Solving Word Problems: Teaching Strategies for Middle School

Instructor: Clio Stearns

Clio has taught education courses at the college level and has a Ph.D. in curriculum and instruction.

At the middle school level, it is important to make sure that your math instruction is related to real world situations. This lesson offers some teaching strategies you can use to get your students successfully solving word problems.

Why Word Problems Matter

As a middle school math teacher, you have multiple jobs to think about at the same time. On the one hand, you are introducing your students to increasingly intricate mathematical concepts and skills. On the other hand, you are also responsible for ensuring that your students stay engaged and motivated, even as they enter an age when the social world can be more intriguing than the academic one!

One answer is to make sure your students are doing math work that applies to their daily lives and what they understand about the world around them. This means giving students plenty of different opportunities to work with word problems.

However, you cannot simply give your students a lot of word problems using complex middle school math and expect them to intuit what to do. The strategies in this lesson will help you teach your students how to work successfully with word problems.

Verbal Strategies

This section focuses on strategies that help your students untangle the language-based aspects of word problems.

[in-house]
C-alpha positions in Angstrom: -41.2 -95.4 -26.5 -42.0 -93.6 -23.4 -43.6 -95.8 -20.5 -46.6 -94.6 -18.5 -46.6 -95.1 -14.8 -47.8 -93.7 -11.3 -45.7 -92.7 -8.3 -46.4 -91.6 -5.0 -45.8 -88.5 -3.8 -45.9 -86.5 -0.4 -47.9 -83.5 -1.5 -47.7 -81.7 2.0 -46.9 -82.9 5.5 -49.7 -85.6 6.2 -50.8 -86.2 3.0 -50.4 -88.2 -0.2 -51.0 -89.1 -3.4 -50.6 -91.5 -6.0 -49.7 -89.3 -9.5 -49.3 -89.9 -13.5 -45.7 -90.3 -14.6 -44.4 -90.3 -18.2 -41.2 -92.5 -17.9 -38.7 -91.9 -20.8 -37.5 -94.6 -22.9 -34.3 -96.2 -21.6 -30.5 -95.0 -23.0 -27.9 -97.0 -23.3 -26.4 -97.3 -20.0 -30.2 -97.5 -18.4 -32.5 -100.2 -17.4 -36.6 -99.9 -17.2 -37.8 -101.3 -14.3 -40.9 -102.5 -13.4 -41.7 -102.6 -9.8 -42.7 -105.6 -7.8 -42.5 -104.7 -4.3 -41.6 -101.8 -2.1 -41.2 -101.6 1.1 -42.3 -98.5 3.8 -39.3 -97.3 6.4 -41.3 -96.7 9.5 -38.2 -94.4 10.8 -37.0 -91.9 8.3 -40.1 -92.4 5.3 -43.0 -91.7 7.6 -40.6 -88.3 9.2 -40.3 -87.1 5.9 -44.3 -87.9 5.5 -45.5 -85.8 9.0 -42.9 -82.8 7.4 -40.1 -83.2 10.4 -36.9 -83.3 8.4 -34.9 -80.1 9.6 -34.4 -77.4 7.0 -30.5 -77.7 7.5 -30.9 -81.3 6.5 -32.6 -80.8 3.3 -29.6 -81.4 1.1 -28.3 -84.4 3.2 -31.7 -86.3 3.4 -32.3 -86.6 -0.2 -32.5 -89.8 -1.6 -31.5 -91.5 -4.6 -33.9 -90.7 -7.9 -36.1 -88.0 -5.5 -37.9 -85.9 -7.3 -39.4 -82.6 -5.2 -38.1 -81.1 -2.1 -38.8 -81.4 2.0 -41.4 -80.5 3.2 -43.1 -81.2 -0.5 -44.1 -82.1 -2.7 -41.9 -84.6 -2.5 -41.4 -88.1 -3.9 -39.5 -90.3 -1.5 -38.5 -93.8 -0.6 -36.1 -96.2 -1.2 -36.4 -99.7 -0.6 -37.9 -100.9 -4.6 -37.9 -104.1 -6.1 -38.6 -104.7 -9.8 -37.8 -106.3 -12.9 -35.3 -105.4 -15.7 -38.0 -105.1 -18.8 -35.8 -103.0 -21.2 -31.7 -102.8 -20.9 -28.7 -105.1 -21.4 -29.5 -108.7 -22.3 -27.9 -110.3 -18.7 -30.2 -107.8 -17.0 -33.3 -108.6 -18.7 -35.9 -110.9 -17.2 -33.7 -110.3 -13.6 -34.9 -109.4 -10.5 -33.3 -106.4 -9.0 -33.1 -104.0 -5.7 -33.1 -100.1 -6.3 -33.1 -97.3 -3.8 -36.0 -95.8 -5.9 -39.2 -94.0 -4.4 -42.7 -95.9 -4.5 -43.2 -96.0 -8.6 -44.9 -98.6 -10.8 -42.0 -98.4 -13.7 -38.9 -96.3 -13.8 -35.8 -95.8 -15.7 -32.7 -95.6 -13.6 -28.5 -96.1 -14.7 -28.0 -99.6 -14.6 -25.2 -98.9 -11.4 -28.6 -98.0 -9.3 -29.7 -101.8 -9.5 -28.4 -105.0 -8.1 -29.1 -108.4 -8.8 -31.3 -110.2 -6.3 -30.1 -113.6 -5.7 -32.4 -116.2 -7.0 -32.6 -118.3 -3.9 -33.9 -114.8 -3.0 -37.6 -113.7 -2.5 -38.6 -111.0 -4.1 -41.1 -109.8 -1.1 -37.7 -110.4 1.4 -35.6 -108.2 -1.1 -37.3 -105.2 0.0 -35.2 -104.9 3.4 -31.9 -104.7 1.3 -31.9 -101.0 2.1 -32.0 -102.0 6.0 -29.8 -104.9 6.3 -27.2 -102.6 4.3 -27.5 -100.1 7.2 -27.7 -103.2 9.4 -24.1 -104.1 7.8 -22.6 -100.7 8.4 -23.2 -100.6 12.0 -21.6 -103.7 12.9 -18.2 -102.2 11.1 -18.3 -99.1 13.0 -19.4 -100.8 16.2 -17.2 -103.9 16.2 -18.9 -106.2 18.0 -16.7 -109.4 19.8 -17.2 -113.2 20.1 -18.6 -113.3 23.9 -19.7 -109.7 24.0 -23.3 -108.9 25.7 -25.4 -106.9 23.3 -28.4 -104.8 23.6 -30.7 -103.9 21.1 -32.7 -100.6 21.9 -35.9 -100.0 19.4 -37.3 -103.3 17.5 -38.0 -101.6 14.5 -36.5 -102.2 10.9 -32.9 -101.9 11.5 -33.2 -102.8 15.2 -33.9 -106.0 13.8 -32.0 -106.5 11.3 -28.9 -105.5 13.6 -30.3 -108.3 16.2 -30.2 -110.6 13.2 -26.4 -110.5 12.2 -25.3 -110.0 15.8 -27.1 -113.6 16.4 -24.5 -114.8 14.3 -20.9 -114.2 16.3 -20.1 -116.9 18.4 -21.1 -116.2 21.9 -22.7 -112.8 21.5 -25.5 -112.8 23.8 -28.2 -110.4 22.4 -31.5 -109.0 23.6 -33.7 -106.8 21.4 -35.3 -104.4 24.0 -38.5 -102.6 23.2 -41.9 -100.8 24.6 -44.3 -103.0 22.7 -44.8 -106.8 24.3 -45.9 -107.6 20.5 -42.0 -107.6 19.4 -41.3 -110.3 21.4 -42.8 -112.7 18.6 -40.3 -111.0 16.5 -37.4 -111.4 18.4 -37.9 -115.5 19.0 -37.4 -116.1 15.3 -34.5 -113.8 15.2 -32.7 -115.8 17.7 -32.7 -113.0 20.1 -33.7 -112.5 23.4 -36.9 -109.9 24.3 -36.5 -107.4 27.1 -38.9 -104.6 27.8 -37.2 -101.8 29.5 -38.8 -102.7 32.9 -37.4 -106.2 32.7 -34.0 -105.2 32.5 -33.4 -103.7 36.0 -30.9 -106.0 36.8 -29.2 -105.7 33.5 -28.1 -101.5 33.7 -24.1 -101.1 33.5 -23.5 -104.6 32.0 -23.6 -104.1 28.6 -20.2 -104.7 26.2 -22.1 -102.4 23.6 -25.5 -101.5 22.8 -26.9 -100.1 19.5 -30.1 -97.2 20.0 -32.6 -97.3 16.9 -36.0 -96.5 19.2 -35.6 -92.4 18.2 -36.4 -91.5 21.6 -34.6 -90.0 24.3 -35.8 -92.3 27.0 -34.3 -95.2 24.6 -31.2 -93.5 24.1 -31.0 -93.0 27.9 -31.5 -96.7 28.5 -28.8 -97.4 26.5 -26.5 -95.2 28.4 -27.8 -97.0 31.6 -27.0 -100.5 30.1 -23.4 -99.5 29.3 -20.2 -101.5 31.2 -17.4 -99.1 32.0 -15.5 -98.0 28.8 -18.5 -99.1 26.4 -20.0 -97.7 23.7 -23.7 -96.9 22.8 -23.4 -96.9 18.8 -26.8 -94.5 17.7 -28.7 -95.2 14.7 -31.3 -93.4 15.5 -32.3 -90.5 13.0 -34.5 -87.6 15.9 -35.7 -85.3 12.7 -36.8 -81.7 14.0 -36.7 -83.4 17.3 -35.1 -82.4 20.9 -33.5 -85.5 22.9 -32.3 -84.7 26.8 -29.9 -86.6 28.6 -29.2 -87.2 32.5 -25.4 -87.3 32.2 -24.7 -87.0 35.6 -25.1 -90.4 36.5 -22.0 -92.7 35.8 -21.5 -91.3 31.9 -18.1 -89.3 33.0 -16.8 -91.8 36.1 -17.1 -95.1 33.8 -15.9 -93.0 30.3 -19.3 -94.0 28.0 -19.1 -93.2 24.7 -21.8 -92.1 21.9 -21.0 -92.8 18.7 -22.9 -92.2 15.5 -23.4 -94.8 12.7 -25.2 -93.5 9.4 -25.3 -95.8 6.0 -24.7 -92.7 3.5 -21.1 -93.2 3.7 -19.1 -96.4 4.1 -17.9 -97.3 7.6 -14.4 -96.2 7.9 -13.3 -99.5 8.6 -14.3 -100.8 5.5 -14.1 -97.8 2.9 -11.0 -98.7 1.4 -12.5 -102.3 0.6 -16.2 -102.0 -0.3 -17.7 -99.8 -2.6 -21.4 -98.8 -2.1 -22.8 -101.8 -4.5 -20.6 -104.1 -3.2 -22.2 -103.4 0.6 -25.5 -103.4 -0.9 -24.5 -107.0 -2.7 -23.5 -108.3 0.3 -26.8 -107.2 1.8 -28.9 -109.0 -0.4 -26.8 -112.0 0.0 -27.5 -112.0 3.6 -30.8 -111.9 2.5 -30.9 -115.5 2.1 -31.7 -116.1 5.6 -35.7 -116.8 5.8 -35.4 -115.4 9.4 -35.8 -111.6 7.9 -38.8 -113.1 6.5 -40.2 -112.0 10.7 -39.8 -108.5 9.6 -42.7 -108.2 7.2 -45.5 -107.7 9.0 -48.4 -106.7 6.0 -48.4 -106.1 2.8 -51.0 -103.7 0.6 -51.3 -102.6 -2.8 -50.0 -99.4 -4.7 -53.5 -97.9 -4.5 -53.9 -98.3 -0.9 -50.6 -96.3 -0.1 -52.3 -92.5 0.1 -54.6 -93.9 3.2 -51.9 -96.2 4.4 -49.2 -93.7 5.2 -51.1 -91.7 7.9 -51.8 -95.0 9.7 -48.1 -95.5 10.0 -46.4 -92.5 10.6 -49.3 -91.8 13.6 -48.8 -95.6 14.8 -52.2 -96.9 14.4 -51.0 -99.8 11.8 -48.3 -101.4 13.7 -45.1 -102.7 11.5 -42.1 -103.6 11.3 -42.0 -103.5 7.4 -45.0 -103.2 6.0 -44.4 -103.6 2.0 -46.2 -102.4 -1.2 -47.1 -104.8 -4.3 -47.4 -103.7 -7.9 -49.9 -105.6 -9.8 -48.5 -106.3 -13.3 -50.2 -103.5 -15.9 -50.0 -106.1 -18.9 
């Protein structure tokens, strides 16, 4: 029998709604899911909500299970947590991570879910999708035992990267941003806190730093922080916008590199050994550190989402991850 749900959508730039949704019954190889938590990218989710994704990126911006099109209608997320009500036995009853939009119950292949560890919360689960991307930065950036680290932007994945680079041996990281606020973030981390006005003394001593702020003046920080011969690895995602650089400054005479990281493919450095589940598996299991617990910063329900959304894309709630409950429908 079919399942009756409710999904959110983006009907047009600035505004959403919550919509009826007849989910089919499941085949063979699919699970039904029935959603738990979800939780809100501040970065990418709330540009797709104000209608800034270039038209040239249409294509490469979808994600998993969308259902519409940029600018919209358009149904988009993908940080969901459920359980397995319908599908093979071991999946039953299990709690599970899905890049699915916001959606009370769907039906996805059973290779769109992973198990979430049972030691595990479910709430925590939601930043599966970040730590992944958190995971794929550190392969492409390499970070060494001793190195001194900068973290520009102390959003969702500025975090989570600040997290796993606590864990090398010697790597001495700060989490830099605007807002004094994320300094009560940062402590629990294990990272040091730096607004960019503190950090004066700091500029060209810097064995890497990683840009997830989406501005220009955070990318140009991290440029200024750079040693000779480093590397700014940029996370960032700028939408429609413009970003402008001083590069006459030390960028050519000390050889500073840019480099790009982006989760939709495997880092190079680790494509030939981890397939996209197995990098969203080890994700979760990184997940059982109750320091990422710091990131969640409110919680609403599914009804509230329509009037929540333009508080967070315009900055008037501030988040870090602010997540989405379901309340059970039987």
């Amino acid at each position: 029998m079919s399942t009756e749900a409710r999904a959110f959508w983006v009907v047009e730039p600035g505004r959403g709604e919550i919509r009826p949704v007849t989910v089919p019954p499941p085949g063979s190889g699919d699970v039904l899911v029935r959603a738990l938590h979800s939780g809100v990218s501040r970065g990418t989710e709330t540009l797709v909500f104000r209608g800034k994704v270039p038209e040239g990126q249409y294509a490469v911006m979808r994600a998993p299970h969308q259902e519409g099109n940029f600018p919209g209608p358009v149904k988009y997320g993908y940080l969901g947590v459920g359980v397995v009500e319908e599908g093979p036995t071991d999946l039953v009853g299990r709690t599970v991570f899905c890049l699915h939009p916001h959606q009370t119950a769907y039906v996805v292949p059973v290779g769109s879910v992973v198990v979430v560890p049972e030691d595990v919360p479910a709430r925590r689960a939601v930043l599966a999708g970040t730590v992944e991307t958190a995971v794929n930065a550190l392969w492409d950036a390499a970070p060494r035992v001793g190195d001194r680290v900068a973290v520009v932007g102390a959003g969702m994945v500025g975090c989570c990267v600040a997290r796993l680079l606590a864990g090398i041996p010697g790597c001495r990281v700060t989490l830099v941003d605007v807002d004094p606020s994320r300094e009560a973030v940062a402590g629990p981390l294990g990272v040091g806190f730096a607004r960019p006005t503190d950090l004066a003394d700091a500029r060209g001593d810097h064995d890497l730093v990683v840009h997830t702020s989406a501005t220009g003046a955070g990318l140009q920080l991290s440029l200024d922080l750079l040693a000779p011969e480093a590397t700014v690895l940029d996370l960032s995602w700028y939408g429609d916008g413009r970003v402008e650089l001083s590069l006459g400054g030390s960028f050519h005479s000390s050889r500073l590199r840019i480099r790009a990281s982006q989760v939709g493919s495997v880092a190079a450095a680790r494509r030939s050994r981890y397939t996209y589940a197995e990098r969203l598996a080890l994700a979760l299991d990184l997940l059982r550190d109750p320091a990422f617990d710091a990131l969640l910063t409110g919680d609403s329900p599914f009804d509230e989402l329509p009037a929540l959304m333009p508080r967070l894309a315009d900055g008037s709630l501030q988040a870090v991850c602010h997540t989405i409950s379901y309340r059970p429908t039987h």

Finding Key Words

When your students are presented with a word problem, ask them to start by going through and highlighting or underlining keywords. Explain that keywords are those that give a clue to what operations or procedures will be used to solve the problem.

Identify the Questions

Explain to students that after they identify the keywords in a problem, their next job is to carefully identify the question. After all, if they do not understand the problem, how can they possibly solve it? Once students have identified the question, challenge them to restate it in their own words. This will help them determine what they will need to do in order to find an appropriate solution.

Break It Down

Sometimes, math problems at the middle school level can be complex simply because they are full of dense and complicated language. Give your students several wordy problems to work with, and ask them to work on breaking them down. In other words, they should try rewriting or orally restating the problem in simple steps. Then, ask them to figure out what order they would tackle these steps in as they solve the problem.

Write Your Own

One of the best ways to get middle school students solving problems is to have them write problems themselves. When students write their own problems, they will involve situations that are authentic and meaningful, and you will be able to assess students' facility with the concepts at hand.

Visual Strategies

Here, you will find strategies that will encourage your students to visualize their thinking related to math.

Draw It

Many middle school students used to draw their strategies for math when they were in the younger grades, but as they developed, they may have been encouraged to move toward more abstract representation. Still, it can be useful to have them revisit these older strategies.

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